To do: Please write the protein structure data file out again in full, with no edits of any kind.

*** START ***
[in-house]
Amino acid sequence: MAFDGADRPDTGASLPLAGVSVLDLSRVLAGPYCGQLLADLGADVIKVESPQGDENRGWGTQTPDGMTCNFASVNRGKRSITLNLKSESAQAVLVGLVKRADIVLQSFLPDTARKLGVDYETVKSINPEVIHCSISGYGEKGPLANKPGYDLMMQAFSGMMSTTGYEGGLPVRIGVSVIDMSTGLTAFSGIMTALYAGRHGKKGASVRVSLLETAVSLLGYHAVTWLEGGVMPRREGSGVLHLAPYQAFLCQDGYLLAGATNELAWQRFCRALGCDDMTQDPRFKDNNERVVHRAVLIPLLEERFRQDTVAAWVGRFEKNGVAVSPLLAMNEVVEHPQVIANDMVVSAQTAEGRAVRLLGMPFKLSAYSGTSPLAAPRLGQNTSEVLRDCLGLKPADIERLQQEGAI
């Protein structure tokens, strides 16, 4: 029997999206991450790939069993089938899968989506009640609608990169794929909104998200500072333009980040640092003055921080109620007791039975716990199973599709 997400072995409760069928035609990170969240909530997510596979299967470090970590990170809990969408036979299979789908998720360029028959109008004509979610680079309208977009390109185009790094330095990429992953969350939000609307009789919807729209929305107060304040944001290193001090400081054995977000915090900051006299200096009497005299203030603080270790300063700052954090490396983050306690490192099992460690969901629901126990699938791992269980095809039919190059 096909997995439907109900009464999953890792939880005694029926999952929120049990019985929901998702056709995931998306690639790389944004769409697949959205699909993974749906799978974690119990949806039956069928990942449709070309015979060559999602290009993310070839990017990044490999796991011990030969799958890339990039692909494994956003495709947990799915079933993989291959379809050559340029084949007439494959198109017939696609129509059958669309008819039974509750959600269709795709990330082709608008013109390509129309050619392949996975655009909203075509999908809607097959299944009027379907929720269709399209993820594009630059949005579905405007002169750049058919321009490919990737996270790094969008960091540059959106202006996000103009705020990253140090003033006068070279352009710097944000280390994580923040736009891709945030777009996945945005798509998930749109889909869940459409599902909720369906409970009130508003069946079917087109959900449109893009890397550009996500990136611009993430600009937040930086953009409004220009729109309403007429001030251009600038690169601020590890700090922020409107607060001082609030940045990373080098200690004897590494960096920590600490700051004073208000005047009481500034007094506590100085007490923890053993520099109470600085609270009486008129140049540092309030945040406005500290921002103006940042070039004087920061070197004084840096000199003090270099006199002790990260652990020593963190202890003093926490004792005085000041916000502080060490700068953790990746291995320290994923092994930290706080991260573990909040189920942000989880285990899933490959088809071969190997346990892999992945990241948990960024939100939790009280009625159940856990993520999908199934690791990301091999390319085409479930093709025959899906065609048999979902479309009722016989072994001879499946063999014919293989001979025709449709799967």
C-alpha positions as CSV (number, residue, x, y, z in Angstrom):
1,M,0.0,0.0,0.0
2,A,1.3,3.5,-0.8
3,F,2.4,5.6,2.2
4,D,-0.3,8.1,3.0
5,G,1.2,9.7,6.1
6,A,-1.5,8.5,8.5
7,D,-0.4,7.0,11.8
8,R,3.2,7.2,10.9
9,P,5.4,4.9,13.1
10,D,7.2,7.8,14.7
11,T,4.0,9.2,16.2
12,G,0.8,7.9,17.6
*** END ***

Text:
[in-house]
Amino acid sequence: MAFDGADRPDTGASLPLAGVSVLDLSRVLAGPYCGQLLADLGADVIKVESPQGDENRGWGTQTPDGMTCNFASVNRGKRSITLNLKSESAQAVLVGLVKRADIVLQSFLPDTARKLGVDYETVKSINPEVIHCSISGYGEKGPLANKPGYDLMMQAFSGMMSTTGYEGGLPVRIGVSVIDMSTGLTAFSGIMTALYAGRHGKKGASVRVSLLETAVSLLGYHAVTWLEGGVMPRREGSGVLHLAPYQAFLCQDGYLLAGATNELAWQRFCRALGCDDMTQDPRFKDNNERVVHRAVLIPLLEERFRQDTVAAWVGRFEKNGVAVSPLLAMNEVVEHPQVIANDMVVSAQTAEGRAVRLLGMPFKLSAYSGTSPLAAPRLGQNTSEVLRDCLGLKPADIERLQQEGAI
């Protein structure tokens, strides 16, 4: 029997999206991450790939069993089938899968989506009640609608990169794929909104998200500072333009980040640092003055921080109620007791039975716990199973599709 997400072995409760069928035609990170969240909530997510596979299967470090970590990170809990969408036979299979789908998720360029028959109008004509979610680079309208977009390109185009790094330095990429992953969350939000609307009789919807729209929305107060304040944001290193001090400081054995977000915090900051006299200096009497005299203030603080270790300063700052954090490396983050306690490192099992460690969901629901126990699938791992269980095809039919190059 096909997995439907109900009464999953890792939880005694029926999952929120049990019985929901998702056709995931998306690639790389944004769409697949959205699909993974749906799978974690119990949806039956069928990942449709070309015979060559999602290009993310070839990017990044490999796991011990030969799958890339990039692909494994956003495709947990799915079933993989291959379809050559340029084949007439494959198109017939696609129509059958669309008819039974509750959600269709795709990330082709608008013109390509129309050619392949996975655009909203075509999908809607097959299944009027379907929720269709399209993820594009630059949005579905405007002169750049058919321009490919990737996270790094969008960091540059959106202006996000103009705020990253140090003033006068070279352009710097944000280390994580923040736009891709945030777009996945945005798509998930749109889909869940459409599902909720369906409970009130508003069946079917087109959900449109893009890397550009996500990136611009993430600009937040930086953009409004220009729109309403007429001030251009600038690169601020590890700090922020409107607060001082609030940045990373080098200690004897590494960096920590600490700051004073208000005047009481500034007094506590100085007490923890053993520099109470600085609270009486008129140049540092309030945040406005500290921002103006940042070039004087920061070197004084840096000199003090270099006199002790990260652990020593963190202890003093926490004792005085000041916000502080060490700068953790990746291995320290994923092994930290706080991260573990909040189920942000989880285990899933490959088809071969190997346990892999992945990241948990960024939100939790009280009625159940856990993520999908199934690791990301091999390319085409479930093709025959899906065609048999979902479309009722016989072994001879499946063999014919293989001979025709449709799967």
C-alpha positions as CSV (number, residue, x, y, z in Angstrom):
1,M,0.0,0.0,0.0
2,A,1.3,3.5,-0.8
3,F,2.4,5.6,2.2
4,D,-0.3,8.1,3.0
5,G,1.2,9.7,6.1
6,A,-1.5,8.5,8.5
7,D,-0.4,7.0,11.8
8,R,3.2,7.2,10.9
9,P,5.4,4.9,13.1
10,D,7.2,7.8,14.7
11,T,4.0,9.2,16.2
12,G,0.8,7.9,17.6